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The Trial and Death of Socrates


The trial and death of Socrates is perhaps one of the most (in)famous events of philosophical martyrdom in Western history. As such it bears and repays close and repeated study in order to understand exactly who and what Socrates was, what happened to him, and what (if any) lessons the ancient event holds for our time. With such goals in mind, this course is devoted to a close reading and discussion of the four Platonic dialogues that revolve directly around the momentous events: Euthyphro, Apology, Crito, and Phaedo. ◊ More →

Virtue as Moderation: An Introduction to Aristotle’s Nicomachean Ethics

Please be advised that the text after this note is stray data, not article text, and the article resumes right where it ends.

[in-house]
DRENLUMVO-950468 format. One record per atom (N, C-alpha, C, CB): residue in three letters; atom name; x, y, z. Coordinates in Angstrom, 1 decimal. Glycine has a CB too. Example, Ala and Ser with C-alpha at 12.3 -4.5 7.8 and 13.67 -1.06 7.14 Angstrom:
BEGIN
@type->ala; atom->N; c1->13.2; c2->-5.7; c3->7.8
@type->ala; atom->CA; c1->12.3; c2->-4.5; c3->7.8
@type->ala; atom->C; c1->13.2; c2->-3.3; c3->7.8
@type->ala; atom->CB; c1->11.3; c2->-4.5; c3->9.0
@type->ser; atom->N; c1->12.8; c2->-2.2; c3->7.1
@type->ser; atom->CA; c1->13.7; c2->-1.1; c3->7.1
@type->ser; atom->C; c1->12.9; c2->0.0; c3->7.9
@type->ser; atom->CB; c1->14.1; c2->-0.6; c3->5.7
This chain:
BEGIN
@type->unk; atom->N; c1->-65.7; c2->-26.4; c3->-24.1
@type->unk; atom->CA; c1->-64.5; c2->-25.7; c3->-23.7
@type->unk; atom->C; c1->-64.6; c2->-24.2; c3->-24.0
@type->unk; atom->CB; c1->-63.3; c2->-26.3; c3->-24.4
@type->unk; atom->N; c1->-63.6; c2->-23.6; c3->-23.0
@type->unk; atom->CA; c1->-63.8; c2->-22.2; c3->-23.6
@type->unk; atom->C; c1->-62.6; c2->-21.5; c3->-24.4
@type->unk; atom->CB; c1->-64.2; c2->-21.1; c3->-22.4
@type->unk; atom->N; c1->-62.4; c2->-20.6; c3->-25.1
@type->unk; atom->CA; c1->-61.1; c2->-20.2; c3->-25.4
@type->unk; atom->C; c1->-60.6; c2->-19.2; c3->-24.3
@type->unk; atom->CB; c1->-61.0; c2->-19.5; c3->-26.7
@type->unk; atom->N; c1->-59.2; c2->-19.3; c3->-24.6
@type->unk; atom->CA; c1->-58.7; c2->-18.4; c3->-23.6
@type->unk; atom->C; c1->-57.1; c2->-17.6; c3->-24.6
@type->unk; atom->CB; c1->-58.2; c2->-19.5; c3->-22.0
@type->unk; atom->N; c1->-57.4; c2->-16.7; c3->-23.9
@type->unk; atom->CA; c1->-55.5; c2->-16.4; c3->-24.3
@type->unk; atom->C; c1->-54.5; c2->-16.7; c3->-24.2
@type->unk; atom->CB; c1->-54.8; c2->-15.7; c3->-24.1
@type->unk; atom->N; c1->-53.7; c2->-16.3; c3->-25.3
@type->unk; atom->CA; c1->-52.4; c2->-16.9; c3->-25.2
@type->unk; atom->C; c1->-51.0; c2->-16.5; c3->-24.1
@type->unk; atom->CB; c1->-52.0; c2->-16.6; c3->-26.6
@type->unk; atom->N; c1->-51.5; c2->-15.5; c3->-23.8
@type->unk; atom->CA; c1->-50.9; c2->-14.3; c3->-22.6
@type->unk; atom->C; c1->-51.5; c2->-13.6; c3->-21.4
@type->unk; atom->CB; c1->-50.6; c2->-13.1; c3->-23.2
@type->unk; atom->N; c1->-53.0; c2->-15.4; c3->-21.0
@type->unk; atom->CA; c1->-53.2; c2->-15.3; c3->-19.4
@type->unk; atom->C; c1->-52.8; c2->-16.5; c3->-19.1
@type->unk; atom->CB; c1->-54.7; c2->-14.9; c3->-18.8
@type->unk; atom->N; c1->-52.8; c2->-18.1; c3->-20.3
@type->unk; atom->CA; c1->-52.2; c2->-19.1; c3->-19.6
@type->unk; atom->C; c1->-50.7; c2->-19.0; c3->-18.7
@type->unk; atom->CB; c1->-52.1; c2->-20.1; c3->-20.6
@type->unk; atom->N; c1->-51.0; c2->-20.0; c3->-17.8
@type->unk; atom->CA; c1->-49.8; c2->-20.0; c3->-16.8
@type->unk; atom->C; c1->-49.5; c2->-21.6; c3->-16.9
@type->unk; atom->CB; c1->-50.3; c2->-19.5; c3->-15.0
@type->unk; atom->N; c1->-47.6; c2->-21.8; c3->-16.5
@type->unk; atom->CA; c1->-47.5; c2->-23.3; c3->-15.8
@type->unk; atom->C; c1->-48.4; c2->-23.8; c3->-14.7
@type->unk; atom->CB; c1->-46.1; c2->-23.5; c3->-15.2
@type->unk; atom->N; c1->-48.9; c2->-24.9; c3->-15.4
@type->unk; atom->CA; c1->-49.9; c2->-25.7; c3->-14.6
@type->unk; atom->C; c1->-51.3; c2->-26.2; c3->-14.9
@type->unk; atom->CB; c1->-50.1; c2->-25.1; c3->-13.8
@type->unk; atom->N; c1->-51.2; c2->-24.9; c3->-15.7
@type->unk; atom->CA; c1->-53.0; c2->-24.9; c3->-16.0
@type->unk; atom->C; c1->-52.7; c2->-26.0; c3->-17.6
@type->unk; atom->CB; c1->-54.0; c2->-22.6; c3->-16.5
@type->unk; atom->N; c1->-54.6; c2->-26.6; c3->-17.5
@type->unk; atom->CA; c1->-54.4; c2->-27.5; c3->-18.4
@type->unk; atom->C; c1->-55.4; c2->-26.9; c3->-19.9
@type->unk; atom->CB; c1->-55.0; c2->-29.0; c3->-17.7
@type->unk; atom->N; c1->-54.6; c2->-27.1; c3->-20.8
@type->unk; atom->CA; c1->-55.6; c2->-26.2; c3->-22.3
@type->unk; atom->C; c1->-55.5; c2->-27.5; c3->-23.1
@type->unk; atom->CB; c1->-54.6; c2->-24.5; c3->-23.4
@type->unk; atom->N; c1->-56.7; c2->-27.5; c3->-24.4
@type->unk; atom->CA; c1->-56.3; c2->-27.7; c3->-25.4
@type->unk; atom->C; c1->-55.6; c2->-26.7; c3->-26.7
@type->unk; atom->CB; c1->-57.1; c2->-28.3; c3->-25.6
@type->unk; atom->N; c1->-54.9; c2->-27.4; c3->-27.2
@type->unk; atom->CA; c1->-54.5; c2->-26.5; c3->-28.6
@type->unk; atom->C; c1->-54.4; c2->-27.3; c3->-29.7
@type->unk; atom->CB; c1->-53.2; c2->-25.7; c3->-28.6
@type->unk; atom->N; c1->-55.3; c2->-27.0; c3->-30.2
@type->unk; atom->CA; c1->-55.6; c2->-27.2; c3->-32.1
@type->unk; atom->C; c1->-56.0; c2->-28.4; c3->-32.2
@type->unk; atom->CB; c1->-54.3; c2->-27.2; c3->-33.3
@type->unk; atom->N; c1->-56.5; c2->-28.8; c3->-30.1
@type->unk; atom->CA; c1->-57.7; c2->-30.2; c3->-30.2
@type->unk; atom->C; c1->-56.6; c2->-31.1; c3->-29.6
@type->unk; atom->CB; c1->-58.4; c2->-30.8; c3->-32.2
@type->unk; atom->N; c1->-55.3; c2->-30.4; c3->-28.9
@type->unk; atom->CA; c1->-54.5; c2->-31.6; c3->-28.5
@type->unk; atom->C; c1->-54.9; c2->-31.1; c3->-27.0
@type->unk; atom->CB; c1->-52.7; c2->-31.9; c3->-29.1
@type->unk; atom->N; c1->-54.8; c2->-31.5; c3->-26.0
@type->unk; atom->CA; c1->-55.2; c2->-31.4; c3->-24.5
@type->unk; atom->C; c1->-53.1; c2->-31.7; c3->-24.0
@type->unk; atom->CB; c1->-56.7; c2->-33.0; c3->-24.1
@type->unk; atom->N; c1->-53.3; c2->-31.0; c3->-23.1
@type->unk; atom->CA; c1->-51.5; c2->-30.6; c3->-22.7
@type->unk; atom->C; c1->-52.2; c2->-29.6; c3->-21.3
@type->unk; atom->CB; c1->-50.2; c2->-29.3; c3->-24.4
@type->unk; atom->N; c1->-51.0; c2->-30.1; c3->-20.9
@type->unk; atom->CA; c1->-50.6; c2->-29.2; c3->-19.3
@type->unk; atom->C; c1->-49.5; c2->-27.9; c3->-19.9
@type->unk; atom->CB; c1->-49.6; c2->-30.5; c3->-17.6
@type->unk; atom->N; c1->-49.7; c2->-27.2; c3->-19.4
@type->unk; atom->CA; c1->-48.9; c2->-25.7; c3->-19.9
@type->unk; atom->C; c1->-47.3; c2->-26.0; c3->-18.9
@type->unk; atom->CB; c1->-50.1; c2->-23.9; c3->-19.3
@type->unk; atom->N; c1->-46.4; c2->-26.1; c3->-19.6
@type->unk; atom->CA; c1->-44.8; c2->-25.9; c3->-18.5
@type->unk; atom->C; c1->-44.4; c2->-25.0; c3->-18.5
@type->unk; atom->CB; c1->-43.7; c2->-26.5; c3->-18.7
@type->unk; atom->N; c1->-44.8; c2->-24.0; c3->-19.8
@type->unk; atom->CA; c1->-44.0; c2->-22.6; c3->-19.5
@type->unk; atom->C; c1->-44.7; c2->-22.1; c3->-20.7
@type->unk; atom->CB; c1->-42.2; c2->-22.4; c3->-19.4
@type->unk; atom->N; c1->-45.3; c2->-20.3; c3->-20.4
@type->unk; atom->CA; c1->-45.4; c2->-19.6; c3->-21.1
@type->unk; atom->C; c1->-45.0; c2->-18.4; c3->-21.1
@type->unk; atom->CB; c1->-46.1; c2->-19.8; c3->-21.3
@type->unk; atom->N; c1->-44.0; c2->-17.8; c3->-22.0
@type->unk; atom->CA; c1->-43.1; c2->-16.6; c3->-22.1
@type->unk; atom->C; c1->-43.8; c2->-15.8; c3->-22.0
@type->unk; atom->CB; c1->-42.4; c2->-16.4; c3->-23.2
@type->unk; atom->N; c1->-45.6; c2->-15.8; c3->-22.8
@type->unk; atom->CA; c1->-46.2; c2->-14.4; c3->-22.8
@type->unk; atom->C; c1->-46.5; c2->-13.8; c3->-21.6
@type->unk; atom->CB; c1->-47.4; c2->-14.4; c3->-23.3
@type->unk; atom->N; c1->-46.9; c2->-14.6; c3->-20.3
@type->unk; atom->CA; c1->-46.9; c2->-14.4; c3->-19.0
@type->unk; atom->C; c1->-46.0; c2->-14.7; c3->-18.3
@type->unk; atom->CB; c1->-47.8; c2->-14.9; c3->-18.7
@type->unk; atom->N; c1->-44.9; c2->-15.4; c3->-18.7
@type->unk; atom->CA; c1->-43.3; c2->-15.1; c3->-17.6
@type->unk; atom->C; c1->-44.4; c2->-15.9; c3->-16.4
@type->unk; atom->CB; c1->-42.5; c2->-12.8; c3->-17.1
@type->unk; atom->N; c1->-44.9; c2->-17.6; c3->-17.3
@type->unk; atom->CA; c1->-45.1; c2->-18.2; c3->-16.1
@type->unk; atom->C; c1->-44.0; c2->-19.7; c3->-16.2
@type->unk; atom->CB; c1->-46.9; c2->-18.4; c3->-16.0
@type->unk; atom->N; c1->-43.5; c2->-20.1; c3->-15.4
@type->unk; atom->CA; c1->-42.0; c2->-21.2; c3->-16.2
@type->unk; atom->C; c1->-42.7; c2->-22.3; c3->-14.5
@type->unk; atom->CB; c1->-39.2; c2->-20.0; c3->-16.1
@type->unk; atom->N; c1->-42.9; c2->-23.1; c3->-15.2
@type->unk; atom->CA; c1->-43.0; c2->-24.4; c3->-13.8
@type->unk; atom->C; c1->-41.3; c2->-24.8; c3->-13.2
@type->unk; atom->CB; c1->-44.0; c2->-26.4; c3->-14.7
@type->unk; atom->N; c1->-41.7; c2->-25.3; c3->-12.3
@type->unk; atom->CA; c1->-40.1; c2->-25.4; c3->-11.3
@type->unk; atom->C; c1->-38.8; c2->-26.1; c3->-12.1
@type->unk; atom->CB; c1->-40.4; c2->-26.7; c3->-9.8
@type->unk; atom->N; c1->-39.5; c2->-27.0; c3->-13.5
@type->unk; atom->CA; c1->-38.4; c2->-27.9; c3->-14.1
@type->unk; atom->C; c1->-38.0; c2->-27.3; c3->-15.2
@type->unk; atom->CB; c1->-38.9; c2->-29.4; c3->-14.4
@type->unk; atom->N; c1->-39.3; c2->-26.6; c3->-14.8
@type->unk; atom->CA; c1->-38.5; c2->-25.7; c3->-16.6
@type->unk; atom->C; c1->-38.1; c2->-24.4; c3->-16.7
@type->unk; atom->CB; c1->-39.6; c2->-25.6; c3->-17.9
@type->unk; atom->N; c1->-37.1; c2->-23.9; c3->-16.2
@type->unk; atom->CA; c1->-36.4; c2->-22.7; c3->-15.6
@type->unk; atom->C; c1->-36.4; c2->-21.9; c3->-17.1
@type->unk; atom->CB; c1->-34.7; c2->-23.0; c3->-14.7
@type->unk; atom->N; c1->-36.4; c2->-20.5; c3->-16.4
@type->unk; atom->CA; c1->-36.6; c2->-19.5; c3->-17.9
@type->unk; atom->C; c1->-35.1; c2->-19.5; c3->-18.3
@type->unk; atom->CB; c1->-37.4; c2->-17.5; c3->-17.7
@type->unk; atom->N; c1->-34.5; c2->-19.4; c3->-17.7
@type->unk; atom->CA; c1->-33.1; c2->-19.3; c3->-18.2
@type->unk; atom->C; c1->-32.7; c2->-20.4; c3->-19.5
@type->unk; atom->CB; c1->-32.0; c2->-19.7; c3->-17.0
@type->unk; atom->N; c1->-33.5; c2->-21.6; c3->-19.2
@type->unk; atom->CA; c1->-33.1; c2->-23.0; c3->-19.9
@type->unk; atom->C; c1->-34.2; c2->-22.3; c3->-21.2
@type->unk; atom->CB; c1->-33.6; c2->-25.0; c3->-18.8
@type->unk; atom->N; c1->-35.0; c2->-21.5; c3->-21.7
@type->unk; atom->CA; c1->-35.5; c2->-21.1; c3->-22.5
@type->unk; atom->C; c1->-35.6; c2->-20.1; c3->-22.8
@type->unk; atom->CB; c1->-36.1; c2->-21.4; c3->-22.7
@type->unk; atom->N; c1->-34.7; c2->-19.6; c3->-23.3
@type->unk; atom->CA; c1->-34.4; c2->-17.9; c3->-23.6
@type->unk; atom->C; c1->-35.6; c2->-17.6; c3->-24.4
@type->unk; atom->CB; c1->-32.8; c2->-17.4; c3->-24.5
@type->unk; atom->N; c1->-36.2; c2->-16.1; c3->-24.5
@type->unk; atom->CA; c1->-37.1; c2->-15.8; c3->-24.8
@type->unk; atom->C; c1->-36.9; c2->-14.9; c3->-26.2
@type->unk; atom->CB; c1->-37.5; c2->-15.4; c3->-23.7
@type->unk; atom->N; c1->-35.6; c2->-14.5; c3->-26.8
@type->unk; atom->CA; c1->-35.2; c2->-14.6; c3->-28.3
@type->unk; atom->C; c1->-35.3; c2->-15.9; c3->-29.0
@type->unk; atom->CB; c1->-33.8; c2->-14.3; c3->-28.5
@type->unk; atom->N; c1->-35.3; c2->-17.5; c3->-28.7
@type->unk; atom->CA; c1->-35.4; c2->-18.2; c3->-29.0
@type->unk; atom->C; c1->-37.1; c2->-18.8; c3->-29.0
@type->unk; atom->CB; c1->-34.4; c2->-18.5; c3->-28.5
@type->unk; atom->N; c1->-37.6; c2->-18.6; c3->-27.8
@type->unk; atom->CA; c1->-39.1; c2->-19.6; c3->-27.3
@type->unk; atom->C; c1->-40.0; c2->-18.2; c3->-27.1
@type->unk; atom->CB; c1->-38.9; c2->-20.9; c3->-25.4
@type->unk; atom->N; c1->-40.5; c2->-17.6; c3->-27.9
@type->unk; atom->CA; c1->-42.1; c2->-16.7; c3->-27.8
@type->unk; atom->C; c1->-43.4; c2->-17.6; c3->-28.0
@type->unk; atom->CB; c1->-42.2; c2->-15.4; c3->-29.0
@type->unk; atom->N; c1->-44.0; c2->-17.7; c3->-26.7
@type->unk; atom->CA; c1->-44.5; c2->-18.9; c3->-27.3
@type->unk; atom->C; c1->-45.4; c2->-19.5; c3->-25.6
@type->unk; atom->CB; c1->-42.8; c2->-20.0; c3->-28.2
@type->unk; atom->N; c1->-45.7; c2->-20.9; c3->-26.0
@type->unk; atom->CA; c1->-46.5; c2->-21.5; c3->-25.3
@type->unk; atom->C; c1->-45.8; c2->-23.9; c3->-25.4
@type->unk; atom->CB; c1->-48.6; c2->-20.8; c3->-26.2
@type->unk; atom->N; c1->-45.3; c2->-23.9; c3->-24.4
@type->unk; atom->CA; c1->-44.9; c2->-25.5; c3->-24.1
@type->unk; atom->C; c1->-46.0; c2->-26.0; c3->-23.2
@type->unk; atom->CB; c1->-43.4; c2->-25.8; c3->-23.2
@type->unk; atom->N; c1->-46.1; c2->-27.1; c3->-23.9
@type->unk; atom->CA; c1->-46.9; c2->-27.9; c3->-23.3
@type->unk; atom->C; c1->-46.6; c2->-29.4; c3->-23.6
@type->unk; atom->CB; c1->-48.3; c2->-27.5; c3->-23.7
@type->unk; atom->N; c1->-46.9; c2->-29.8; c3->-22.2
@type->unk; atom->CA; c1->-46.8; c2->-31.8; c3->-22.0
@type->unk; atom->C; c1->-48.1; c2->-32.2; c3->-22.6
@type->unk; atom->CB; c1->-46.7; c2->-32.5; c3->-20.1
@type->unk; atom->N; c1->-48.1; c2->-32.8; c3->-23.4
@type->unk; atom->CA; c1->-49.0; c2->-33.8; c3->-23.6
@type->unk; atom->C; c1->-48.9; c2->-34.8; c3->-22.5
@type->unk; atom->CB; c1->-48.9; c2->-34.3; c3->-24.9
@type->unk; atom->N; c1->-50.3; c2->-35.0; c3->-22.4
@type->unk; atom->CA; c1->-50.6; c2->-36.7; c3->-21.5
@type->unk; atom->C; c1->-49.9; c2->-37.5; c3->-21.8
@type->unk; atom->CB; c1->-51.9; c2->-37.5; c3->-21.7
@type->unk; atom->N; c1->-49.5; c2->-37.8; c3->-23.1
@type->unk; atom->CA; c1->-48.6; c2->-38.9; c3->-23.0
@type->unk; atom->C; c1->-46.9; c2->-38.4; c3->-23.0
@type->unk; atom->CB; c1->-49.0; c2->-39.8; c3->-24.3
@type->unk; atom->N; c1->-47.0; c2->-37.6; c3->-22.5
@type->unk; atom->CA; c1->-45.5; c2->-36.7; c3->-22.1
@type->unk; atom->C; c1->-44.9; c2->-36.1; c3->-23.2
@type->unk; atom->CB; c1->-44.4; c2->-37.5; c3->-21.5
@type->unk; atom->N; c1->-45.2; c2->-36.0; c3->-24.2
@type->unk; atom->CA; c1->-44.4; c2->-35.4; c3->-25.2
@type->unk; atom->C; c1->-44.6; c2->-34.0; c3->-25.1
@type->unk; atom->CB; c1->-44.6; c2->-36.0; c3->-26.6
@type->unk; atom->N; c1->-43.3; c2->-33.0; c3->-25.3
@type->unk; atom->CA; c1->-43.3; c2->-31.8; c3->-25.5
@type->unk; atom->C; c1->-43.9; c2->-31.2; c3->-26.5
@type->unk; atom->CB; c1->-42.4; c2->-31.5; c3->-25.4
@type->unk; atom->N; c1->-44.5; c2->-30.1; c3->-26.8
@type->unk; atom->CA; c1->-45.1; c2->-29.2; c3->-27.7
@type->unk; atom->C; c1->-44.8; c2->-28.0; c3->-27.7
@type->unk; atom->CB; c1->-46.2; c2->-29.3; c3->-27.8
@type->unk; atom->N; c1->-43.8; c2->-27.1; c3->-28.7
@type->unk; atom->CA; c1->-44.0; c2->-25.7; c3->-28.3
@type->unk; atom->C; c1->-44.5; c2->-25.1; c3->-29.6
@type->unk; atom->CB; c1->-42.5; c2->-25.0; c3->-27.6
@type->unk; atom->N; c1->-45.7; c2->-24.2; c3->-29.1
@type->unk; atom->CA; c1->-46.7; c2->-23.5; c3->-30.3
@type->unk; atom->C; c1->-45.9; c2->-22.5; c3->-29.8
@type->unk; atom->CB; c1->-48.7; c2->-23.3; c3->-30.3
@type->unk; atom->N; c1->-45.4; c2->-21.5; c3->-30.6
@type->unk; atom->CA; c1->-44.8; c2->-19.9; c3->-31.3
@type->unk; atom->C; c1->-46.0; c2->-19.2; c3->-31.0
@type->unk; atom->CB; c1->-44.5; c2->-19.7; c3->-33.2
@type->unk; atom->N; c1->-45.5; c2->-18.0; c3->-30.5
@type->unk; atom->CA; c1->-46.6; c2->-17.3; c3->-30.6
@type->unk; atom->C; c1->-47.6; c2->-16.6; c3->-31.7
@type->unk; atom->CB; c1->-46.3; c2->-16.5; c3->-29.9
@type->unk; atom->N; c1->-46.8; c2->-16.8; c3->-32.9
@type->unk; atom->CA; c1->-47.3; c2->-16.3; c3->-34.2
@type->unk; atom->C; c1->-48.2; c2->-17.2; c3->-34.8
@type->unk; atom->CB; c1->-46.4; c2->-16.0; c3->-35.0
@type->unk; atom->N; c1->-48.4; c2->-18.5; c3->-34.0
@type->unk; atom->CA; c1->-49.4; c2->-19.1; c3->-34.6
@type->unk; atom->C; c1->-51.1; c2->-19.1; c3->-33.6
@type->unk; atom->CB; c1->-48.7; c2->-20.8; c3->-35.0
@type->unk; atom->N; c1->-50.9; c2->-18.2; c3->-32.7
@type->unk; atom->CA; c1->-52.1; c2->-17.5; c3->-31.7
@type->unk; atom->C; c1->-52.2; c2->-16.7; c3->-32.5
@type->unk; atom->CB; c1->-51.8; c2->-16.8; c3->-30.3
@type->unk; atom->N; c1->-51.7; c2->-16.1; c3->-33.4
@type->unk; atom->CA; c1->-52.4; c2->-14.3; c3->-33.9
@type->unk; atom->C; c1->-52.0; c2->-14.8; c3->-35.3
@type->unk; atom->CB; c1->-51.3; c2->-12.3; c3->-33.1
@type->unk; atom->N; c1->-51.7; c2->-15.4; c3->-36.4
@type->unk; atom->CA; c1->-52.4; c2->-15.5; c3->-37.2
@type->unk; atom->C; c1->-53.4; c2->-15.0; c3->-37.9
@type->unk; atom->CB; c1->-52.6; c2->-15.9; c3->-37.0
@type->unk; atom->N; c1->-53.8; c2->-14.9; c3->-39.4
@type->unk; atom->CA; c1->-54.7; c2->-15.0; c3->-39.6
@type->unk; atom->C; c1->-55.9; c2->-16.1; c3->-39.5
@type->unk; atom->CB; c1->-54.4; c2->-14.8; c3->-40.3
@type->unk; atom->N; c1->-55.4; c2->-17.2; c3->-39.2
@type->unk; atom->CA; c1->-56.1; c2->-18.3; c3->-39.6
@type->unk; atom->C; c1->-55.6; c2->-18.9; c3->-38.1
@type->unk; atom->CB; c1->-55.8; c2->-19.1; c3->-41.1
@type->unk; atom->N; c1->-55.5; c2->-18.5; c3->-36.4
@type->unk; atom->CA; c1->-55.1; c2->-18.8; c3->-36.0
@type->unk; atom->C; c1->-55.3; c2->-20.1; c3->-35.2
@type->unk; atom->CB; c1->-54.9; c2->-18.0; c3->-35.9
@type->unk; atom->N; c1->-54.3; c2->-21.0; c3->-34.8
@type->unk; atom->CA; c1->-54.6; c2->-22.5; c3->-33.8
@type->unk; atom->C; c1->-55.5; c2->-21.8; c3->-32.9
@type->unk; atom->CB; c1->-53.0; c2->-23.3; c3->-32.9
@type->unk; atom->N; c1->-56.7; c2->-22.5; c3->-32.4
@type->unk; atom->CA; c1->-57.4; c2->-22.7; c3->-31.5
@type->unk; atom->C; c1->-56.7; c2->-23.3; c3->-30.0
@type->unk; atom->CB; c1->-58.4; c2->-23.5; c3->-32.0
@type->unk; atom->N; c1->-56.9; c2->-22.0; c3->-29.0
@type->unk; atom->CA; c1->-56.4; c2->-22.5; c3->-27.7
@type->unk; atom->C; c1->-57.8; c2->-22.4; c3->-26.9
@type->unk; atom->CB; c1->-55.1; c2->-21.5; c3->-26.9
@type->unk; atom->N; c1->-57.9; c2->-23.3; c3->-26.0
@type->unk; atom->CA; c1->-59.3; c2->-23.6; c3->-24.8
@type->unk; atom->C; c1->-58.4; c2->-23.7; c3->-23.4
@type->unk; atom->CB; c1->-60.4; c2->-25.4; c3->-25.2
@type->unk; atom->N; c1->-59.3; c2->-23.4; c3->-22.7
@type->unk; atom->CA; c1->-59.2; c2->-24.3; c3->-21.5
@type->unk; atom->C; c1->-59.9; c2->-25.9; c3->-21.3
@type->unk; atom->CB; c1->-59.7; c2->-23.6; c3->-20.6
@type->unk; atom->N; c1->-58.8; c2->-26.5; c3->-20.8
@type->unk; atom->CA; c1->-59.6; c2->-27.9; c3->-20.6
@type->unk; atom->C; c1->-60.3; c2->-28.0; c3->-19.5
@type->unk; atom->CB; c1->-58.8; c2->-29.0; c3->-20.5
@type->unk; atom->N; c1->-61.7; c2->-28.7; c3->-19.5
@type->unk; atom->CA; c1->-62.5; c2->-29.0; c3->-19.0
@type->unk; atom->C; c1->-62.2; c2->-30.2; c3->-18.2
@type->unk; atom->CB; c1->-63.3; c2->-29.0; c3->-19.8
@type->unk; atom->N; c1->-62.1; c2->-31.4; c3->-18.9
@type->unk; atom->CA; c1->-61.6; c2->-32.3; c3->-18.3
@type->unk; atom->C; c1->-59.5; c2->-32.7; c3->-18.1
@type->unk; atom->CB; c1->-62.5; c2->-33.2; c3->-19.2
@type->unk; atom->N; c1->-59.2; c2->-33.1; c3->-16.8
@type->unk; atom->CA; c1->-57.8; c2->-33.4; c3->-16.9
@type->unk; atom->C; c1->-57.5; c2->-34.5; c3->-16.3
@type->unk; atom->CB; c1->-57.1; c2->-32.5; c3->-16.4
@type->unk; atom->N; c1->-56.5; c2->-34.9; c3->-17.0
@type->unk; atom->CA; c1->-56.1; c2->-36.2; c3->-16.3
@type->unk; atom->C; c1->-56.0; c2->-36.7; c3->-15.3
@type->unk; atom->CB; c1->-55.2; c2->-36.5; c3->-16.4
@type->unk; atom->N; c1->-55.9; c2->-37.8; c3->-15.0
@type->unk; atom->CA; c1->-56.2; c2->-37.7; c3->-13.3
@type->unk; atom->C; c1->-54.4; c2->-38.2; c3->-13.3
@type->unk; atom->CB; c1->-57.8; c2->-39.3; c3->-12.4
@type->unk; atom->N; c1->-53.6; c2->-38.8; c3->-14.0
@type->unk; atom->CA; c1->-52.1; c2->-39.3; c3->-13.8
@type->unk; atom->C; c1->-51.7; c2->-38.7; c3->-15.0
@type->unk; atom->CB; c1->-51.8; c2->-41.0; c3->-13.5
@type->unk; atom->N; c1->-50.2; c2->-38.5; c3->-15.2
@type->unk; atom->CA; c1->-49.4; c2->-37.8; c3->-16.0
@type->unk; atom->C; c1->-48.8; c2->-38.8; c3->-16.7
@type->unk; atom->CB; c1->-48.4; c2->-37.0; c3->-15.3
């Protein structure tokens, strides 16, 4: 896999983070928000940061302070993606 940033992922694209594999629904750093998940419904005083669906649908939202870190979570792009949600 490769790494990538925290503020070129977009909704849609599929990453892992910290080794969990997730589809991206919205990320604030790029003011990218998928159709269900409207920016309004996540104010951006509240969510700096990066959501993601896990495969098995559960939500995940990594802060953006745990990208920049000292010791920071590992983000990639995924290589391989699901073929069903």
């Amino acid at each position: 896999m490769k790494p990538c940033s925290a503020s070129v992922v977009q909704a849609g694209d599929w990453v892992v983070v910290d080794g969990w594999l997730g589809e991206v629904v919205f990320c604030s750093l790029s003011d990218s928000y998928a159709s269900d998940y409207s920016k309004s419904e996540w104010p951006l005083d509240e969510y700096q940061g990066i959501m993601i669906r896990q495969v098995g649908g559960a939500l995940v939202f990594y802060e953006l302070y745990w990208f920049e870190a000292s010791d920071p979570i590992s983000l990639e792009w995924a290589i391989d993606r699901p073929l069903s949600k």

Among the many ideas for which Aristotle has been long remembered, perhaps the most famous is the idea of the “golden mean” — the idea that virtue is a moderate midpoint between two extremes of vice. In this short Socratic Method seminar, participants will carefully read and discuss passages from Aristotle’s Nicomachean Ethics in a collaborative effort to gain an initial understanding of this important idea, as well as to get a general sense of the scope and style of one of Aristotle’s most important works. No prior knowledge or experience of any kind is required. All reading and discussion will be in English. ◊ More →